Police torture rate a cause for concern

FILE PICTURE: Members of the South African Police Services. Picture: Morapedi Mashashe

FILE PICTURE: Members of the South African Police Services. Picture: Morapedi Mashashe

Gauteng police’s alleged low torture rate is surprising since the province is notorious for having the most sophisticated organised crime syndicates.

The senior researcher for the Institute for Security Studies’ crime and justice programme, Dr Johan Burger, told The Citizen that Gauteng had three reported police torture cases compared to the Eastern Cape’s 35 cases during the past financial year.

Burger said the information, based on the Independent Police Investigative Directorate’s (Ipid) annual report, was worrying as it was out of the ordinary for the Eastern Cape to have such a high number of torture cases.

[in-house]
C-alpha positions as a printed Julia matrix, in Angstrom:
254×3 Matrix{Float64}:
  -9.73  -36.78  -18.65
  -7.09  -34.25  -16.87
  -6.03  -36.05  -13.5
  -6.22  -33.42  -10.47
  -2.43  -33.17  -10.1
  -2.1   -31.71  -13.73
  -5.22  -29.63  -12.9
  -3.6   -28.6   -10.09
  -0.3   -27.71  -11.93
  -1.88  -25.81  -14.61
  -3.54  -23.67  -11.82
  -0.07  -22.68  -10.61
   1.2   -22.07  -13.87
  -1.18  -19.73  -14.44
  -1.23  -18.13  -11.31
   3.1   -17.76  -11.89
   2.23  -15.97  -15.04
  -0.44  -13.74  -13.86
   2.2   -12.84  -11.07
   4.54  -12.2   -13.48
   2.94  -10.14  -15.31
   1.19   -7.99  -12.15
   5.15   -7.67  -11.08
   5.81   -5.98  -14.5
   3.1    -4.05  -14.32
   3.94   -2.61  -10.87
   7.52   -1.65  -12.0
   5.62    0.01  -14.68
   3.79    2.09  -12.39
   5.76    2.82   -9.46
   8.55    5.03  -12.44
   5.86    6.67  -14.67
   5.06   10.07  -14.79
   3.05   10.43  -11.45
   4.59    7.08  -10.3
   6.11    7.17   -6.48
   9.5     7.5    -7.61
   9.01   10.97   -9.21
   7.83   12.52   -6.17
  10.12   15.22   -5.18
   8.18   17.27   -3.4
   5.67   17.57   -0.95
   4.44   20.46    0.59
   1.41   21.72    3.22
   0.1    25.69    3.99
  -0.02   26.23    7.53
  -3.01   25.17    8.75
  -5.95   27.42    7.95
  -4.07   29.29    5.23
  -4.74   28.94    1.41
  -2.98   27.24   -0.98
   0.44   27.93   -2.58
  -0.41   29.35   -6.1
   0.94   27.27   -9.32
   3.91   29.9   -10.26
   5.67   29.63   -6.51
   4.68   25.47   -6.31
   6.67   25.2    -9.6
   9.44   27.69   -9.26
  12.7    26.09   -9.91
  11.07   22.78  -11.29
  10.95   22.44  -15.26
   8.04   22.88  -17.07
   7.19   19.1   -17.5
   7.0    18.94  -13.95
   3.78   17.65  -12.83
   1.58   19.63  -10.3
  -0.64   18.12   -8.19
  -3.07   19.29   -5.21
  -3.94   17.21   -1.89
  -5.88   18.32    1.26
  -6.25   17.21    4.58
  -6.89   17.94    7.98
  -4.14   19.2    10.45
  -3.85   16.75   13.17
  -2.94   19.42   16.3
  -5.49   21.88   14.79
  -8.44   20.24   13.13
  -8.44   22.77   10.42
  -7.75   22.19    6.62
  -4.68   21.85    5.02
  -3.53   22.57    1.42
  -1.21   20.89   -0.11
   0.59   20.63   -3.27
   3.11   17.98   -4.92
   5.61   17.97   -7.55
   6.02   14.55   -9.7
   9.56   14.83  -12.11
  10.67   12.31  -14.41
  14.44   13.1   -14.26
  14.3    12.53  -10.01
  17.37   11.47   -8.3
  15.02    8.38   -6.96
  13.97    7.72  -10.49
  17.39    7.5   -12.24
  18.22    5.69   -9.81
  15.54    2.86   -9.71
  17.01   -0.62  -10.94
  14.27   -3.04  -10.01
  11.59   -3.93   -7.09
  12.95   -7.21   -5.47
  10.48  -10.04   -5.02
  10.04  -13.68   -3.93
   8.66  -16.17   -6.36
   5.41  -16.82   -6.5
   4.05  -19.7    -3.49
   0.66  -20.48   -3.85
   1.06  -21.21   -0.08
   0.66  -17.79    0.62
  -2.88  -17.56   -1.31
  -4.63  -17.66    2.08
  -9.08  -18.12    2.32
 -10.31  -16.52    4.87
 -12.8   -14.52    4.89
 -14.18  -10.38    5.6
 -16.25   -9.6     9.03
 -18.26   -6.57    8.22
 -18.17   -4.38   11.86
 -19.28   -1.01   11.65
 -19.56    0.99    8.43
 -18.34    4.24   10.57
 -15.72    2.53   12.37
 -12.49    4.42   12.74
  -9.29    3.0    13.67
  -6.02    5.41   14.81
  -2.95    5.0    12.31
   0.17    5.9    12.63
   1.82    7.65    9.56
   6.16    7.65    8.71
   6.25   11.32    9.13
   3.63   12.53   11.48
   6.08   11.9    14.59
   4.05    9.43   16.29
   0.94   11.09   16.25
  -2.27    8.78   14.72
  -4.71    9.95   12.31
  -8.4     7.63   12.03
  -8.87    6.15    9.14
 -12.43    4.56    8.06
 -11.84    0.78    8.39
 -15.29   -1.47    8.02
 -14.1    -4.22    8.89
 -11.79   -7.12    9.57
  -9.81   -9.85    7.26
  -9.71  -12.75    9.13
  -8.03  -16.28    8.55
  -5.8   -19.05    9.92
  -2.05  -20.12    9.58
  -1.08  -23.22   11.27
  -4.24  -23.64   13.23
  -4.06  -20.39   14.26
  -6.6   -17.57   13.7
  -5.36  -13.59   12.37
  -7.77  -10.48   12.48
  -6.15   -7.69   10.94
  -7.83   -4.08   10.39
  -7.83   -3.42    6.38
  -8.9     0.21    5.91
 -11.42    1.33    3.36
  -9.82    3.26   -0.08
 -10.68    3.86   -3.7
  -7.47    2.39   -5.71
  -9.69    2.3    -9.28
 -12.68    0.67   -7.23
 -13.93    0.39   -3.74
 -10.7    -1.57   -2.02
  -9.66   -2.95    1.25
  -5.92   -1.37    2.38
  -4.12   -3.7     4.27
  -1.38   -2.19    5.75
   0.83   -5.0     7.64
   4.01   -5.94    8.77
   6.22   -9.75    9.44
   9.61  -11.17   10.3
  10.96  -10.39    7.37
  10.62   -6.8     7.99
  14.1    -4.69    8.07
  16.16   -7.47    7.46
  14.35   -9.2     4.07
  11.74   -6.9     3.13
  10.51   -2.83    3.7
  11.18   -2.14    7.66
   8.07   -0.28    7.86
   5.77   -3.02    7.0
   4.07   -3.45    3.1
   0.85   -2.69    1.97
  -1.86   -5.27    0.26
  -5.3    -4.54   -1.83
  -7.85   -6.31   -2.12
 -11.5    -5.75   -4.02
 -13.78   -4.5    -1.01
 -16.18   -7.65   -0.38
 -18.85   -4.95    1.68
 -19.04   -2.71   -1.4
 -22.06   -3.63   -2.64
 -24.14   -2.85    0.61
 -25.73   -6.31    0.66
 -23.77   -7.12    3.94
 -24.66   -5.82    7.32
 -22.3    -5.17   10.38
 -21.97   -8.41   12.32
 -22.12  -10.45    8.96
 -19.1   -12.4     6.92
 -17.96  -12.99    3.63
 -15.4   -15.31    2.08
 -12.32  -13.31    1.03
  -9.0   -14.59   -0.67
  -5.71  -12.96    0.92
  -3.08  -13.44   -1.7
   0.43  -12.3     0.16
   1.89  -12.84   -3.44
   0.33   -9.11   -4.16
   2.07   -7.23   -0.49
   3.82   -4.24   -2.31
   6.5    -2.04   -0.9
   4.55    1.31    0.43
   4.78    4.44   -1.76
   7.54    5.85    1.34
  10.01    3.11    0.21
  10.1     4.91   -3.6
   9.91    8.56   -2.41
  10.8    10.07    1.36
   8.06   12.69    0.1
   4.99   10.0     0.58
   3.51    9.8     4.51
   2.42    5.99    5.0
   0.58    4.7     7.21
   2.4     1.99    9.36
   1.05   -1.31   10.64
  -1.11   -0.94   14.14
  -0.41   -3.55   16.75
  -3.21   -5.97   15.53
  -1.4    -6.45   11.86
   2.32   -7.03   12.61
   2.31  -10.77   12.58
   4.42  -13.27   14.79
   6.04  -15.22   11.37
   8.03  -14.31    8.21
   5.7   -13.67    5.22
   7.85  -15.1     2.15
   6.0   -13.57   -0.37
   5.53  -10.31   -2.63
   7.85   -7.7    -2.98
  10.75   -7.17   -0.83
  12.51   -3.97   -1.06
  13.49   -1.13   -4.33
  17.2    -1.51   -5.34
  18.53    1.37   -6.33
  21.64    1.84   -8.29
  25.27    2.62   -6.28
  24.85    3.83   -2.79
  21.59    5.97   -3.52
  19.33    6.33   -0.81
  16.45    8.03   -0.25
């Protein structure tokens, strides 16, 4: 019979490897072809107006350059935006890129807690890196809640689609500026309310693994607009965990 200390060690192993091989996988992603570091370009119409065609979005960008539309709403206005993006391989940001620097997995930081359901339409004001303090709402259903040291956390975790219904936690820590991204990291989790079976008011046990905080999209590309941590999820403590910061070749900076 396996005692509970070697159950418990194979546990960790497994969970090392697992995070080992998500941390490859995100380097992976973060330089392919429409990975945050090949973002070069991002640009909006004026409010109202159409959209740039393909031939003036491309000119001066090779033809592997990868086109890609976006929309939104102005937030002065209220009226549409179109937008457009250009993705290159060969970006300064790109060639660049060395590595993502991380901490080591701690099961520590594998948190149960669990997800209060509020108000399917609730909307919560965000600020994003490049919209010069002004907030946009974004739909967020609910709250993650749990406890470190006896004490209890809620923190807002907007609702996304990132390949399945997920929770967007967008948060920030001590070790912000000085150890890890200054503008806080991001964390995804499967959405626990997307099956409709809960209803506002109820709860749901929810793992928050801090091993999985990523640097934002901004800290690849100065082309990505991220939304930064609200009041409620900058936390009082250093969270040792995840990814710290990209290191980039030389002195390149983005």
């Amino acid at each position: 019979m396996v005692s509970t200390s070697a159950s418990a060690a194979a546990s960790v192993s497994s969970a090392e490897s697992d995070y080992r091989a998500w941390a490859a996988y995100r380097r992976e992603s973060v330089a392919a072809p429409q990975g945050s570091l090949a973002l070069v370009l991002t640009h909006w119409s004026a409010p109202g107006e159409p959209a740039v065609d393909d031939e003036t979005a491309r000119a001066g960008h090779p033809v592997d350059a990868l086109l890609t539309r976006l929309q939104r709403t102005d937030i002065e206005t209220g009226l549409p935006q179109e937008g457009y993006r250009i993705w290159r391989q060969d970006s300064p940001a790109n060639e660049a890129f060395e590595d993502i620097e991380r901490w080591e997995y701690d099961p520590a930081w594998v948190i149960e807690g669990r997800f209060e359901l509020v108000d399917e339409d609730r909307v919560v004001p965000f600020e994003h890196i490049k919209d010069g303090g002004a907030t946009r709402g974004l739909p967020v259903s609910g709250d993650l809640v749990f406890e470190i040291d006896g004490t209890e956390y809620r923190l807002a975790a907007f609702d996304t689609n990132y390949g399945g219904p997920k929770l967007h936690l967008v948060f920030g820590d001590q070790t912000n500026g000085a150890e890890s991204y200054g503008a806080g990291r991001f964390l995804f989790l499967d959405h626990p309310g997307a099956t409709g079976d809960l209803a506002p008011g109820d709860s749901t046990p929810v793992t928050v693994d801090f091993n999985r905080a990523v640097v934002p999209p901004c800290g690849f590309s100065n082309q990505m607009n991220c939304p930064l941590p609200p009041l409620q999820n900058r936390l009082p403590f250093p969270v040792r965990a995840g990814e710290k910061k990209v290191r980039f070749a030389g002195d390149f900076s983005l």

“Ipid’s report doesn’t explain what torture entails, so one is led to speculate,” said Burger.

“KwaZulu-Natal used to have a bad reputation of police using such methods to obtain information; however the number has been reduced to eight.”

He added that the 50 reported cases of torture at the hands of police countrywide was a cause of concern.

In its report, the Ipid claimed that the country was a participant in the United Nations Convention against Torture and Other Cruel, Inhuman or Degrading Treatment or Punishment.

“Due to the gap in our legal framework, which does not criminalise torture, offences allegedly committed as torture can’t be prosecuted as such,” the report states.

Burger added that the Western Cape’s 1 142 reported assault cases against police officers was a huge concern compared to Gauteng’s 566 assault cases.

“Section 49 of the Criminal Procedure Act allows police to use some measure of force, but police do tend to overstep their boundaries of defence,” said Burger.

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